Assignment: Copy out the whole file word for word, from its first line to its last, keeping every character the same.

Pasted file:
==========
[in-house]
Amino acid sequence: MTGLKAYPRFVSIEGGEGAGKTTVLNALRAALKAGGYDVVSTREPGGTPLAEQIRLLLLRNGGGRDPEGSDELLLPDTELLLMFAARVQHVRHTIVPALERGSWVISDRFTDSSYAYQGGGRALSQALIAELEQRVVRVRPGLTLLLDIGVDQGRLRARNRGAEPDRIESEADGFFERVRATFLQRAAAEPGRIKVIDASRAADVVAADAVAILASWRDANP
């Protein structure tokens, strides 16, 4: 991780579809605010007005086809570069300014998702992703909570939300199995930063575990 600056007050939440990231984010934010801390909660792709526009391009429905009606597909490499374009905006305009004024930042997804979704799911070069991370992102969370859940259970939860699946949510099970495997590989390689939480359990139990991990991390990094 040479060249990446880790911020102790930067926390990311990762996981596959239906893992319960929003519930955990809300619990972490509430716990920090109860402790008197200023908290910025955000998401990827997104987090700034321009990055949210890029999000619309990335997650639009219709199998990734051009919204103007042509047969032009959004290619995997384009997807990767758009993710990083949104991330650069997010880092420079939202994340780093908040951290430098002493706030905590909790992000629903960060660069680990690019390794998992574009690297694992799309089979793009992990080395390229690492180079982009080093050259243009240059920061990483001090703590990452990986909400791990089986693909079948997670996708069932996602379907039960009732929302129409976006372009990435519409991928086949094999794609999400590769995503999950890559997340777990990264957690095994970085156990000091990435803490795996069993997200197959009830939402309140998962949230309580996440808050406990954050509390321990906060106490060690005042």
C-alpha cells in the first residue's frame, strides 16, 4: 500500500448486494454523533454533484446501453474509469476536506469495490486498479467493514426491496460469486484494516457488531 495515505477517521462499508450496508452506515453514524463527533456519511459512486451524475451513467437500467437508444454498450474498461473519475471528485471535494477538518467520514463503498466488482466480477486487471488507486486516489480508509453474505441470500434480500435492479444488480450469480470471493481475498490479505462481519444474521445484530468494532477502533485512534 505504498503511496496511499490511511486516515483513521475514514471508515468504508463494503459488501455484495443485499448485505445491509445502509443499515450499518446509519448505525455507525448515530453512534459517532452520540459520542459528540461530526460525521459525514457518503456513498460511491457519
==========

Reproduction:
[in-house]
Amino acid sequence: MTGLKAYPRFVSIEGGEGAGKTTVLNALRAALKAGGYDVVSTREPGGTPLAEQIRLLLLRNGGGRDPEGSDELLLPDTELLLMFAARVQHVRHTIVPALERGSWVISDRFTDSSYAYQGGGRALSQALIAELEQRVVRVRPGLTLLLDIGVDQGRLRARNRGAEPDRIESEADGFFERVRATFLQRAAAEPGRIKVIDASRAADVVAADAVAILASWRDANP
């Protein structure tokens, strides 16, 4: 991780579809605010007005086809570069300014998702992703909570939300199995930063575990 600056007050939440990231984010934010801390909660792709526009391009429905009606597909490499374009905006305009004024930042997804979704799911070069991370992102969370859940259970939860699946949510099970495997590989390689939480359990139990991990991390990094 040479060249990446880790911020102790930067926390990311990762996981596959239906893992319960929003519930955990809300619990972490509430716990920090109860402790008197200023908290910025955000998401990827997104987090700034321009990055949210890029999000619309990335997650639009219709199998990734051009919204103007042509047969032009959004290619995997384009997807990767758009993710990083949104991330650069997010880092420079939202994340780093908040951290430098002493706030905590909790992000629903960060660069680990690019390794998992574009690297694992799309089979793009992990080395390229690492180079982009080093050259243009240059920061990483001090703590990452990986909400791990089986693909079948997670996708069932996602379907039960009732929302129409976006372009990435519409991928086949094999794609999400590769995503999950890559997340777990990264957690095994970085156990000091990435803490795996069993997200197959009830939402309140998962949230309580996440808050406990954050509390321990906060106490060690005042």
C-alpha cells in the first residue's frame, strides 16, 4: 500500500448486494454523533454533484446501453474509469476536506469495490486498479467493514426491496460469486484494516457488531 495515505477517521462499508450496508452506515453514524463527533456519511459512486451524475451513467437500467437508444454498450474498461473519475471528485471535494477538518467520514463503498466488482466480477486487471488507486486516489480508509453474505441470500434480500435492479444488480450469480470471493481475498490479505462481519444474521445484530468494532477502533485512534 505504498503511496496511499490511511486516515483513521475514514471508515468504508463494503459488501455484495443485499448485505445491509445502509443499515450499518446509519448505525455507525448515530453512534459517532452520540459520542459528540461530526460525521459525514457518503456513498460511491457519